Cuba Develops Rapid Test for Dengue Fever Detection

rapid test dengue detection cuba

In an exciting development within Cuban medical science, a collaborative effort between the Center for Immunoassay (CIE) and the Ministry of Public Health has led to the creation of an innovative rapid dengue detection test. 

This initiative promises to significantly accelerate the diagnosis of dengue fever.

Reported by Prensa Latina, this project emphasizes the development of a swift diagnostic method to detect dengue. 

The test aims to quickly identify the NS1 antigen, crucial in the early stages of the disease, thus allowing for prompt intervention.

The introduction of this test is set to revolutionize the Cuban National Health System’s response to dengue outbreaks. 

By enabling immediate action following the detection of dengue in fever patients, this test is designed to significantly improve the management and control of dengue outbreaks.

It is also engineered for simplicity, ensuring ease of use and interpretation across all health system levels.

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Technology and Innovation at CIE

The Center for Immunoassay is developing this test leveraging a substantial amount of indigenous technology, demonstrating Cuba’s growing self-reliance in medical technology.

Presently, the Cuban health system utilizes Umelisa IgM Dengue, a test that requires laboratory processing using Ultra Microanalytic System (SUMA) technology and can only be performed from the fifth day of the patient’s symptoms.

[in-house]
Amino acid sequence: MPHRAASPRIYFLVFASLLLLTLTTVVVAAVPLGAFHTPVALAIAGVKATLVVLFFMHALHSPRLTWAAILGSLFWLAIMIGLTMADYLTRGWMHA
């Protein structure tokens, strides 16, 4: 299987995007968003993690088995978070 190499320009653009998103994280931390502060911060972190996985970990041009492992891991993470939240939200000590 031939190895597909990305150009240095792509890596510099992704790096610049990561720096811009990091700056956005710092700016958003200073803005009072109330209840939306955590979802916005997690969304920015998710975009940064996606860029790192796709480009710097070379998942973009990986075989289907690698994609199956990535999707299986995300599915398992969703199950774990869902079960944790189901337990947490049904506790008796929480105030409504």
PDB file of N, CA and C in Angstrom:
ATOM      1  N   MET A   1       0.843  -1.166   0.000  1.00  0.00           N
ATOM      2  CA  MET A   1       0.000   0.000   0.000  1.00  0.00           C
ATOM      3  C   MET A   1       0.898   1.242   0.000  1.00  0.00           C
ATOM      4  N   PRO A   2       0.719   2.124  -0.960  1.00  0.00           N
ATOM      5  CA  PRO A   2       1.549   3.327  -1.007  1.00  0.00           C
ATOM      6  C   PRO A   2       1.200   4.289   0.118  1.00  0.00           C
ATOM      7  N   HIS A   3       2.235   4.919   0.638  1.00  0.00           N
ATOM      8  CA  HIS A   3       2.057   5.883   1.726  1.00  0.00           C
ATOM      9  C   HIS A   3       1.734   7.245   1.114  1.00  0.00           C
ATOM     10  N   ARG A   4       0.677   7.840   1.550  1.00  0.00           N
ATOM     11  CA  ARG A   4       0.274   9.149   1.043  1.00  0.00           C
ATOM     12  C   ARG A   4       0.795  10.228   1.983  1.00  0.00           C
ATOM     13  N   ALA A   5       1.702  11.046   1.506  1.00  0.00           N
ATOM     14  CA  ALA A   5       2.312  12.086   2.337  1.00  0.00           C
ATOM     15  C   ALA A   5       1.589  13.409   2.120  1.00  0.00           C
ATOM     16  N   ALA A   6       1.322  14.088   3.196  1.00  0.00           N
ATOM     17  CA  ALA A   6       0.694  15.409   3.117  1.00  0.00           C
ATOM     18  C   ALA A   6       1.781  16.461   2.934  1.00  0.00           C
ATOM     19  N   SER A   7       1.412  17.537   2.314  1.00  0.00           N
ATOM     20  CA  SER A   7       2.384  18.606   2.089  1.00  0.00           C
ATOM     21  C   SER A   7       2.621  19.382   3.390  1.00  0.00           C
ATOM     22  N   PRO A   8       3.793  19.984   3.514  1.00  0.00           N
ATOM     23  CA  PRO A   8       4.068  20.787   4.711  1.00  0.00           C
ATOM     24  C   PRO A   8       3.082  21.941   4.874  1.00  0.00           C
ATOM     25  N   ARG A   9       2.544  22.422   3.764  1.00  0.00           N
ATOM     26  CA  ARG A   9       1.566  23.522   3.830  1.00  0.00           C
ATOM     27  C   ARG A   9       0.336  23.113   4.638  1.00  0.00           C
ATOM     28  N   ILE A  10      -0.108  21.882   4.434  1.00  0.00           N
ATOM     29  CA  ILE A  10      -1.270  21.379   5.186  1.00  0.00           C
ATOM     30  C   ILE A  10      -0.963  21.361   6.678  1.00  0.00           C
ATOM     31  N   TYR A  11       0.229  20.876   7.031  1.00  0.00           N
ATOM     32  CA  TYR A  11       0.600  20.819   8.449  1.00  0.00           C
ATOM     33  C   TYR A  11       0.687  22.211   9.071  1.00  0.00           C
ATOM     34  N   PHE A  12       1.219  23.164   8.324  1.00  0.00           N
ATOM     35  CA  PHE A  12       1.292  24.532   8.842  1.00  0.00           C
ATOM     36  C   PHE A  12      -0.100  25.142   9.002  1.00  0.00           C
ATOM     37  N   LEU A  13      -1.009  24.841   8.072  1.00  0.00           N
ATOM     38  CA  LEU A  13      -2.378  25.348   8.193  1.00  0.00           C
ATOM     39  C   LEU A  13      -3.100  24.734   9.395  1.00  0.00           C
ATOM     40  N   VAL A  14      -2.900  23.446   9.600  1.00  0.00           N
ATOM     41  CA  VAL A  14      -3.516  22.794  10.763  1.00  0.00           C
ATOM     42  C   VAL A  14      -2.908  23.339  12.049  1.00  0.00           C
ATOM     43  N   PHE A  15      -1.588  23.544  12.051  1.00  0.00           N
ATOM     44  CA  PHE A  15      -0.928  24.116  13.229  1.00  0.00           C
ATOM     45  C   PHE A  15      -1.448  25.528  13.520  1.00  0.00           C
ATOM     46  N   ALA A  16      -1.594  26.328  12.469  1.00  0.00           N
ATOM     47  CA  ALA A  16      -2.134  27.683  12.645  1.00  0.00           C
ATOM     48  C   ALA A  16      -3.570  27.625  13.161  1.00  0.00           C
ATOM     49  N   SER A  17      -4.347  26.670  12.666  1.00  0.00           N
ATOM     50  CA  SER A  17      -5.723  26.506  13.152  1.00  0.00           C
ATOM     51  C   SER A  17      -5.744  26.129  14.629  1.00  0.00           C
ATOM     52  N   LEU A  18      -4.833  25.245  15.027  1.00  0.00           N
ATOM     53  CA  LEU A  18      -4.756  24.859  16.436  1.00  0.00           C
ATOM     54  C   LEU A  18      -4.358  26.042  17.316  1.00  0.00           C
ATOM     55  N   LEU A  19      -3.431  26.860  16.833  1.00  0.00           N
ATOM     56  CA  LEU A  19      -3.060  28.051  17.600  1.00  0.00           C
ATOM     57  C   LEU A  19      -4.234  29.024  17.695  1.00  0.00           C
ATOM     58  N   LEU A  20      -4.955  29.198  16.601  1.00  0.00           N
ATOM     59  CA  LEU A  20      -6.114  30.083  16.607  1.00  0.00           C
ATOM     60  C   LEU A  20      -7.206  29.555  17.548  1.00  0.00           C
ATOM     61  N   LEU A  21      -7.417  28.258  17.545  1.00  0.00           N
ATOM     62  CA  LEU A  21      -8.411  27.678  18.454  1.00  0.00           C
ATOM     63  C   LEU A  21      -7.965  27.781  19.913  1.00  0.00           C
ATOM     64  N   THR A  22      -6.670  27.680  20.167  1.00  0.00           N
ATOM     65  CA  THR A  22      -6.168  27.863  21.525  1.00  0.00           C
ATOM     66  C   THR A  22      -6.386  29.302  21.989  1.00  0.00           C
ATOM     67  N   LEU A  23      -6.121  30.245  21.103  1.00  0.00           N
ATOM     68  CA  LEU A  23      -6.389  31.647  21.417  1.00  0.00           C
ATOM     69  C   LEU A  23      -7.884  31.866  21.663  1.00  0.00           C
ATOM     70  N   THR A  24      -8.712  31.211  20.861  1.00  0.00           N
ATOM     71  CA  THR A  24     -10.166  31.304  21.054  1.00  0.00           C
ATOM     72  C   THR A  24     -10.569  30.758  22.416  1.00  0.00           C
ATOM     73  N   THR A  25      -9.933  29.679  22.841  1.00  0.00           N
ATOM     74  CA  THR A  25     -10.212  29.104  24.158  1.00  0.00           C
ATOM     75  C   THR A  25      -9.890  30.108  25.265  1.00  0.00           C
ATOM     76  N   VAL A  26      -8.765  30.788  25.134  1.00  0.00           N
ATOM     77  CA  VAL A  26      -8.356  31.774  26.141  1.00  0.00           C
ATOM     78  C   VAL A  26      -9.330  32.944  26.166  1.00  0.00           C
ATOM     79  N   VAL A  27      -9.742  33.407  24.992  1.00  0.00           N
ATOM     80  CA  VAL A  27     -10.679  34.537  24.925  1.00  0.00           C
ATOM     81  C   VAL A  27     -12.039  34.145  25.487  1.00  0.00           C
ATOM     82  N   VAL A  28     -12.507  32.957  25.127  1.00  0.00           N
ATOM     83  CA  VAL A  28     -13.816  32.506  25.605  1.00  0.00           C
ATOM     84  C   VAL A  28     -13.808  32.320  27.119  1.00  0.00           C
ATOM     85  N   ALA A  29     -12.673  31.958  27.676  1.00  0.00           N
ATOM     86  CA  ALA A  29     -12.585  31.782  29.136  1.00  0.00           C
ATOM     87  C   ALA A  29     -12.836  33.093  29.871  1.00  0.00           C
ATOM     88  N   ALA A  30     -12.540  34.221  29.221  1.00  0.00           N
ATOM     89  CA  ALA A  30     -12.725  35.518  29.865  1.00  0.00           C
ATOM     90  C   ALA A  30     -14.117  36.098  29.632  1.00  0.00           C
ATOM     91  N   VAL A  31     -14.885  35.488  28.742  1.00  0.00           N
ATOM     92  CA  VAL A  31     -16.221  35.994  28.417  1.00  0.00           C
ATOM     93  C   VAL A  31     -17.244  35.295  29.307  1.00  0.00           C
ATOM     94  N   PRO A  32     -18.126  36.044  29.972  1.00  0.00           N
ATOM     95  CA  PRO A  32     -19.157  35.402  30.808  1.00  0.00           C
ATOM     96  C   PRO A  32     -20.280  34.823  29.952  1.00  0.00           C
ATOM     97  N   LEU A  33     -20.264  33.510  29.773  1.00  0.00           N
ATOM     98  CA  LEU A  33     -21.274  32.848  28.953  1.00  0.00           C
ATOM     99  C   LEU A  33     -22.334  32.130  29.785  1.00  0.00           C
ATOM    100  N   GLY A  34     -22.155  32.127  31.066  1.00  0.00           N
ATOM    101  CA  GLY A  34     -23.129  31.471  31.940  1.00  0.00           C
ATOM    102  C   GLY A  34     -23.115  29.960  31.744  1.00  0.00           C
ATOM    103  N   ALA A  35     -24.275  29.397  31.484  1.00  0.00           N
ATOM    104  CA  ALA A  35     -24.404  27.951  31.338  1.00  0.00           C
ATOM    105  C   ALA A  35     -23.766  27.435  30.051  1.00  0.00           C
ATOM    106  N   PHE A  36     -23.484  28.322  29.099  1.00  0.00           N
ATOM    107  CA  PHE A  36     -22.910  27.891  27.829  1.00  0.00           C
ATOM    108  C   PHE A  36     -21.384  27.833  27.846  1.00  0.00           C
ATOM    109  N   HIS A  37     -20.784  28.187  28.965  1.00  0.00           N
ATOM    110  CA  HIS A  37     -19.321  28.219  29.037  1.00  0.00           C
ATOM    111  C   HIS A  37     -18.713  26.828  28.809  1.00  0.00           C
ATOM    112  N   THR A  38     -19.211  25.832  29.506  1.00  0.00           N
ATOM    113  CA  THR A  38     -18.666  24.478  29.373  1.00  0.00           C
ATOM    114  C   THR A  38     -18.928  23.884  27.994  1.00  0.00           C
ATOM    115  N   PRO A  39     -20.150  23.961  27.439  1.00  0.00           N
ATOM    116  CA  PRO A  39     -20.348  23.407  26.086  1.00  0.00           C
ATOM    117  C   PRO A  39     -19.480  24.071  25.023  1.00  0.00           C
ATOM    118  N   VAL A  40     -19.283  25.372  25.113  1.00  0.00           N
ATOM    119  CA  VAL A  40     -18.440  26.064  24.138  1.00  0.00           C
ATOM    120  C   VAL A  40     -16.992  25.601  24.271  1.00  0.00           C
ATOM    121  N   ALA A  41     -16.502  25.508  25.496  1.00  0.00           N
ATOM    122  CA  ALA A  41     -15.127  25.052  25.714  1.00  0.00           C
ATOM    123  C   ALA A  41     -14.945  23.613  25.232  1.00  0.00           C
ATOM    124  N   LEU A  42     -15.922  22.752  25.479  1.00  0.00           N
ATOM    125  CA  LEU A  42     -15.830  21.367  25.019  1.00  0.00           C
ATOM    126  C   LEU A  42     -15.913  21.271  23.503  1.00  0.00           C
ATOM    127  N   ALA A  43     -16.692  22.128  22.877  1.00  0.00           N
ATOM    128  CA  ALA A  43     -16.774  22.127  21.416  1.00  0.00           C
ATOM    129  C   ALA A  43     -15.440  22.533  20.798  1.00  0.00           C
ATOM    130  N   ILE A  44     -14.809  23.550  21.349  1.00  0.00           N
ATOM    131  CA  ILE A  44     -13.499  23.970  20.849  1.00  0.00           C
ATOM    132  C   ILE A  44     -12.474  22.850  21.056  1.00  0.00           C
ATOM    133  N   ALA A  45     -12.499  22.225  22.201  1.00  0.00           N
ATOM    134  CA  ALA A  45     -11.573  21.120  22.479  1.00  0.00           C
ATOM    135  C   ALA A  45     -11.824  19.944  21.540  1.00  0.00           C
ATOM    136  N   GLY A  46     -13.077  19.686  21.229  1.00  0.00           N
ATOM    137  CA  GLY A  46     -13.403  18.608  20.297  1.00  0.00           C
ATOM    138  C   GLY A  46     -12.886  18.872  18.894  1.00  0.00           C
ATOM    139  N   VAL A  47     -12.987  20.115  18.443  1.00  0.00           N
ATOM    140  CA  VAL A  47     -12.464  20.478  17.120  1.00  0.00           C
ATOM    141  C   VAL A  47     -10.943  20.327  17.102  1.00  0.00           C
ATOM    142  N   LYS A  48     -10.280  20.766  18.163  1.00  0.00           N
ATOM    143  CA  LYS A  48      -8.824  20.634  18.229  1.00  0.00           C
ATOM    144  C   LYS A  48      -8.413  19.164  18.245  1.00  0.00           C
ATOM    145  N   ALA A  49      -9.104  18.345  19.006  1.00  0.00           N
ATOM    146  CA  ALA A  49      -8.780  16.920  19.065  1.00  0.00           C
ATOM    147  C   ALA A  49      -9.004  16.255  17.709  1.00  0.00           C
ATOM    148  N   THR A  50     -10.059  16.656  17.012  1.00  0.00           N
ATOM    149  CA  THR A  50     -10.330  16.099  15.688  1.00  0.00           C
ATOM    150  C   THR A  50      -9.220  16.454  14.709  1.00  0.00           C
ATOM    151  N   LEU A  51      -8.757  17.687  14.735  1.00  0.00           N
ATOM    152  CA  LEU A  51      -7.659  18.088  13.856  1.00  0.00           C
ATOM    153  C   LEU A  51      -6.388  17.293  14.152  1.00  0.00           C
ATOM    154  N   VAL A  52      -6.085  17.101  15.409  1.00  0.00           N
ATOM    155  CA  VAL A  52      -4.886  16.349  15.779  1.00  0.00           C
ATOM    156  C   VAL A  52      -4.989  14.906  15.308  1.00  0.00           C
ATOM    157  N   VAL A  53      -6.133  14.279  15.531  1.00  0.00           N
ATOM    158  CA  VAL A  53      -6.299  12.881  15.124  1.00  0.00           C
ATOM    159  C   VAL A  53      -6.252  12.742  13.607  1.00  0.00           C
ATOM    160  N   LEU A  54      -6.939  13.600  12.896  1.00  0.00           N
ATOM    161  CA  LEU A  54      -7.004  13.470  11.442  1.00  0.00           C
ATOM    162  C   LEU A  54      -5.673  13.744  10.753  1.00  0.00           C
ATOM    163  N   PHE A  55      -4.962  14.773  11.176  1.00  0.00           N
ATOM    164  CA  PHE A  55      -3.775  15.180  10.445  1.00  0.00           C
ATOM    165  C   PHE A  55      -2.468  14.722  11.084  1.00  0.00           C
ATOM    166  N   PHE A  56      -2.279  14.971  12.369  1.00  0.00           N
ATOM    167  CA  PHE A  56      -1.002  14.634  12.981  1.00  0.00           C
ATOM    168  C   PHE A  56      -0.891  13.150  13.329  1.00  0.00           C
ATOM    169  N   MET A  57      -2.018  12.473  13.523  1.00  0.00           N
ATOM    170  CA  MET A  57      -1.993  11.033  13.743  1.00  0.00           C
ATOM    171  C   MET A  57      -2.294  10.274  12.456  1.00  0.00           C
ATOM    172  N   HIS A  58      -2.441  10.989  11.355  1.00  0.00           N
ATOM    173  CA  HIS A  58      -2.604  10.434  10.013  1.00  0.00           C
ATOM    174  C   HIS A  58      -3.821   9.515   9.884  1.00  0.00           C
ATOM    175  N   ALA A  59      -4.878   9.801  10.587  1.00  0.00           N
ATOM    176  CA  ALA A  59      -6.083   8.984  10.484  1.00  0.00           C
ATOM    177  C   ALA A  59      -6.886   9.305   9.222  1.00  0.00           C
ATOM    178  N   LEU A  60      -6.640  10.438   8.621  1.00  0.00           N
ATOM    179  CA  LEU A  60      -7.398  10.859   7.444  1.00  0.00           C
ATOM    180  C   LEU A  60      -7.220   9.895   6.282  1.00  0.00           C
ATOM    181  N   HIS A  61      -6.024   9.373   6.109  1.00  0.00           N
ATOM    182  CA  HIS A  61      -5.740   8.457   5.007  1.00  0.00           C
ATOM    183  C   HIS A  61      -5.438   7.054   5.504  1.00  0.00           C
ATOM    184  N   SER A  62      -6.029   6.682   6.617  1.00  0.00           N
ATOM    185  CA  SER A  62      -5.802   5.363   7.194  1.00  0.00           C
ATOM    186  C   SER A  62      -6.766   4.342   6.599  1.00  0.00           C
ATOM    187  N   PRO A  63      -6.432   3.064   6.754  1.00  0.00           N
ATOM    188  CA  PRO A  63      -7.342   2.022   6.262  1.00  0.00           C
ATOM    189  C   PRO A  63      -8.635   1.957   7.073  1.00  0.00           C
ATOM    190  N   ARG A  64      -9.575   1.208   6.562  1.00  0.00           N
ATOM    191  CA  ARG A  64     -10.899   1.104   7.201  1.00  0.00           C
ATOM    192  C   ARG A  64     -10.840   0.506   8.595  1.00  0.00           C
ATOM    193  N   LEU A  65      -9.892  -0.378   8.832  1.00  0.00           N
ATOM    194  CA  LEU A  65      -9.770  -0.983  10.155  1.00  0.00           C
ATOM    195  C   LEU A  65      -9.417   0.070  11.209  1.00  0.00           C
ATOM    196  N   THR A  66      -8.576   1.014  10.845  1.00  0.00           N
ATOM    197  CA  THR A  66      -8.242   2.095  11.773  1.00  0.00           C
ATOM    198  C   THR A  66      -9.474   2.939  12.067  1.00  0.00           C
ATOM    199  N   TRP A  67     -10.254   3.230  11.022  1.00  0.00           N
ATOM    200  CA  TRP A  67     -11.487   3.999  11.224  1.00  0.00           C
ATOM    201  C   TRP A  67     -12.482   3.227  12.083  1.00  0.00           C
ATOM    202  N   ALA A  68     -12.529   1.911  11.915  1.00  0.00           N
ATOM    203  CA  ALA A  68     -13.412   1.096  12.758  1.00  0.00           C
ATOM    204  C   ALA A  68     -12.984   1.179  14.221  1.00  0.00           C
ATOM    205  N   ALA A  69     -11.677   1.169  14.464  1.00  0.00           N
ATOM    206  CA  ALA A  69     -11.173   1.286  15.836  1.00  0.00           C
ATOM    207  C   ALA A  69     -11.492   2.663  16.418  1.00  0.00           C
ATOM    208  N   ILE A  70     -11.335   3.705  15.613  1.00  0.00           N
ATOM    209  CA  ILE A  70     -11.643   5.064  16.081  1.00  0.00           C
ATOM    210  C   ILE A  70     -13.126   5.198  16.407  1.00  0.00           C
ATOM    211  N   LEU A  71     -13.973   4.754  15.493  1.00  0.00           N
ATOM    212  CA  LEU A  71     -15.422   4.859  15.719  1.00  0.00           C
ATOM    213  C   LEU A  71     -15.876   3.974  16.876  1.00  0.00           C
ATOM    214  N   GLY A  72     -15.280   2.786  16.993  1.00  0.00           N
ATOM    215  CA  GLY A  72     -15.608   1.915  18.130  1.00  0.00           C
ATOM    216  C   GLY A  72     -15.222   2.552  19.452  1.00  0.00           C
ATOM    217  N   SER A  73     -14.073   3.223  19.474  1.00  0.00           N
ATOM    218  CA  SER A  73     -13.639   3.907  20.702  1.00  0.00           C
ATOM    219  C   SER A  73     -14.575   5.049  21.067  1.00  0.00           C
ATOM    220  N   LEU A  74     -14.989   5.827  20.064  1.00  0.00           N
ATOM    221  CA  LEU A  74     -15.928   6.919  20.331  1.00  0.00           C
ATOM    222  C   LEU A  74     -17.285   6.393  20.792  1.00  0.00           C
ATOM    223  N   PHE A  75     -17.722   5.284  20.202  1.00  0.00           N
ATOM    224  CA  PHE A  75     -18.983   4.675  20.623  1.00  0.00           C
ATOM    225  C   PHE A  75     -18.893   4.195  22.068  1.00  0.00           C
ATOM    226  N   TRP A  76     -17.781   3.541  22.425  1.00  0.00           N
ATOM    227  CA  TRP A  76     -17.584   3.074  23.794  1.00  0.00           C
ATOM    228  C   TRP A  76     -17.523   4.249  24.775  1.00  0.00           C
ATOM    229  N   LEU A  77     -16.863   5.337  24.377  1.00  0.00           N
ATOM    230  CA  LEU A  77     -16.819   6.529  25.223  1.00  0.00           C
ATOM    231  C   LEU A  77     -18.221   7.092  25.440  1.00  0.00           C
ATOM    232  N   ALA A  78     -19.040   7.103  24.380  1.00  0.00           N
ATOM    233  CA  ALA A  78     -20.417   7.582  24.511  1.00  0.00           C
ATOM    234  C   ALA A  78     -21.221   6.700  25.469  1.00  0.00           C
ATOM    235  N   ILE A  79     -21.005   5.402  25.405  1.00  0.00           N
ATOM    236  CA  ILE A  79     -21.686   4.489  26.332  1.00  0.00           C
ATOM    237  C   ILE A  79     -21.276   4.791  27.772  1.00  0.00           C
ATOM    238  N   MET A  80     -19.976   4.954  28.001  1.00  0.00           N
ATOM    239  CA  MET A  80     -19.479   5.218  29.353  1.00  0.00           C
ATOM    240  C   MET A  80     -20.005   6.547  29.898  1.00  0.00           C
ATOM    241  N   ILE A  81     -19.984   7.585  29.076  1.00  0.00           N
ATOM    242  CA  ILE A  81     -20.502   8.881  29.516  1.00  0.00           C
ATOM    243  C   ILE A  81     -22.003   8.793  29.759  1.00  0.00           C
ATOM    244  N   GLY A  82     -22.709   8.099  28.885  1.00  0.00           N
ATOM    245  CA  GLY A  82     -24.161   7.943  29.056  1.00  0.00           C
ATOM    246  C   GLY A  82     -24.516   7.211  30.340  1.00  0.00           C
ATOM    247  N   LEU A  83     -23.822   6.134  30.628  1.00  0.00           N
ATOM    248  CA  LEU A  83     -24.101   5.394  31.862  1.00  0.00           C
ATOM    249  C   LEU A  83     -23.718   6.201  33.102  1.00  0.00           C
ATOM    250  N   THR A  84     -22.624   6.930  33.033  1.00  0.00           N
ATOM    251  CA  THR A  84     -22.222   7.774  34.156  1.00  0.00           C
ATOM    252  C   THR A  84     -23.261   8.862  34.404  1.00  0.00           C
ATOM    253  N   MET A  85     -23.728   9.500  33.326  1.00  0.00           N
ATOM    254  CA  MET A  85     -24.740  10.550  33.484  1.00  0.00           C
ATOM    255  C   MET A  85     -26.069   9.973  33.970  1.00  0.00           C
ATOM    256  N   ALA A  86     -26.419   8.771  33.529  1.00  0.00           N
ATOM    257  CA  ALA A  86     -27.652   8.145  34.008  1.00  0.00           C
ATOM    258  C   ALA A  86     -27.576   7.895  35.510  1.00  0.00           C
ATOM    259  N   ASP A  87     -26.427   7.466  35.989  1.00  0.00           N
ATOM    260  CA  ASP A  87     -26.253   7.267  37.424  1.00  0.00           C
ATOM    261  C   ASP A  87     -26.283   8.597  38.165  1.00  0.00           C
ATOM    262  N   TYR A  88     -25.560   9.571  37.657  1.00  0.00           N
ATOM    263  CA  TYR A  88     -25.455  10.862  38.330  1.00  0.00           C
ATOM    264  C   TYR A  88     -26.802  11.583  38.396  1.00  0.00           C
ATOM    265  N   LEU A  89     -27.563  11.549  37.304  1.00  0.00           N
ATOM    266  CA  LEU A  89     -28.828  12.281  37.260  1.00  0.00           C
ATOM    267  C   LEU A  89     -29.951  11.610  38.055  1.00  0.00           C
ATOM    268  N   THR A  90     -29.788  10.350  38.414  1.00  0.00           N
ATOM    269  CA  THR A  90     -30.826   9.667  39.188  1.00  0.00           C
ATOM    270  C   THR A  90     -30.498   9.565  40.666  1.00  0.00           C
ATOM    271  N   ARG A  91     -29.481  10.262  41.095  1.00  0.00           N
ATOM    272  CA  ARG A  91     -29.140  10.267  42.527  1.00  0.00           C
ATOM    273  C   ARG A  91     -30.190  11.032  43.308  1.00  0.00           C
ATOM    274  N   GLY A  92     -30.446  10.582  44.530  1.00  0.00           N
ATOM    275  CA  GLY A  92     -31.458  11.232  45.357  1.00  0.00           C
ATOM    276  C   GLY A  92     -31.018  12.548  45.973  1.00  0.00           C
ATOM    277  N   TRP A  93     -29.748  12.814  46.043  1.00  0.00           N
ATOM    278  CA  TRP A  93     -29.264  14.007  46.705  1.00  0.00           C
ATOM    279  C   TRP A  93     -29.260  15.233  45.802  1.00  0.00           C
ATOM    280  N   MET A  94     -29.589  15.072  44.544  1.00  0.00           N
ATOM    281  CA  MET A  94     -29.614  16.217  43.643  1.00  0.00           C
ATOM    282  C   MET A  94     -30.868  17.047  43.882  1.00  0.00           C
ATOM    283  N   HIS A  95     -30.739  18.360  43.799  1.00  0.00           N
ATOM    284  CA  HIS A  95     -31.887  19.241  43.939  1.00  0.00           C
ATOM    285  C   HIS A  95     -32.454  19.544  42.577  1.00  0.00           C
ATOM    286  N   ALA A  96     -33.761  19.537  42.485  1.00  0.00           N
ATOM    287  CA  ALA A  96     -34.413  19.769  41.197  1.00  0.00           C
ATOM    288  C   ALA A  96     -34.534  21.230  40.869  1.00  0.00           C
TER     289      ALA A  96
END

This breakthrough is a major stride in combating dengue in Cuba, especially given the recent surge in suspected dengue cases, which has been a growing concern. 

Despite official denials of an epidemic, the increase in cases is apparent, raising questions about underreporting and the lack of conclusive testing amidst a medical resource crisis.

Dengue Detection Protocols

According to the 2020 “Guide for Comprehensive Care of Dengue Patients,” suspected dengue patients should undergo a leukocyte count and a monoserum test for IgM-dengue after six days of illness. 

Post-recovery, these patients are advised to undergo daily clinical evaluations and a complete blood count up to 48 hours after fever subsides, conditions permitting.

Other Notable Achievements in Cuban Healthcare

This development follows Cuba’s emergency approval of Abdala, Latin America’s first COVID-19 vaccine. 

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Additionally, the CIE previously developed Sumasof, a diagnostic tool for detecting human hemoglobin in feces, primarily used for colon cancer screening in individuals over 50 in Cuba. 

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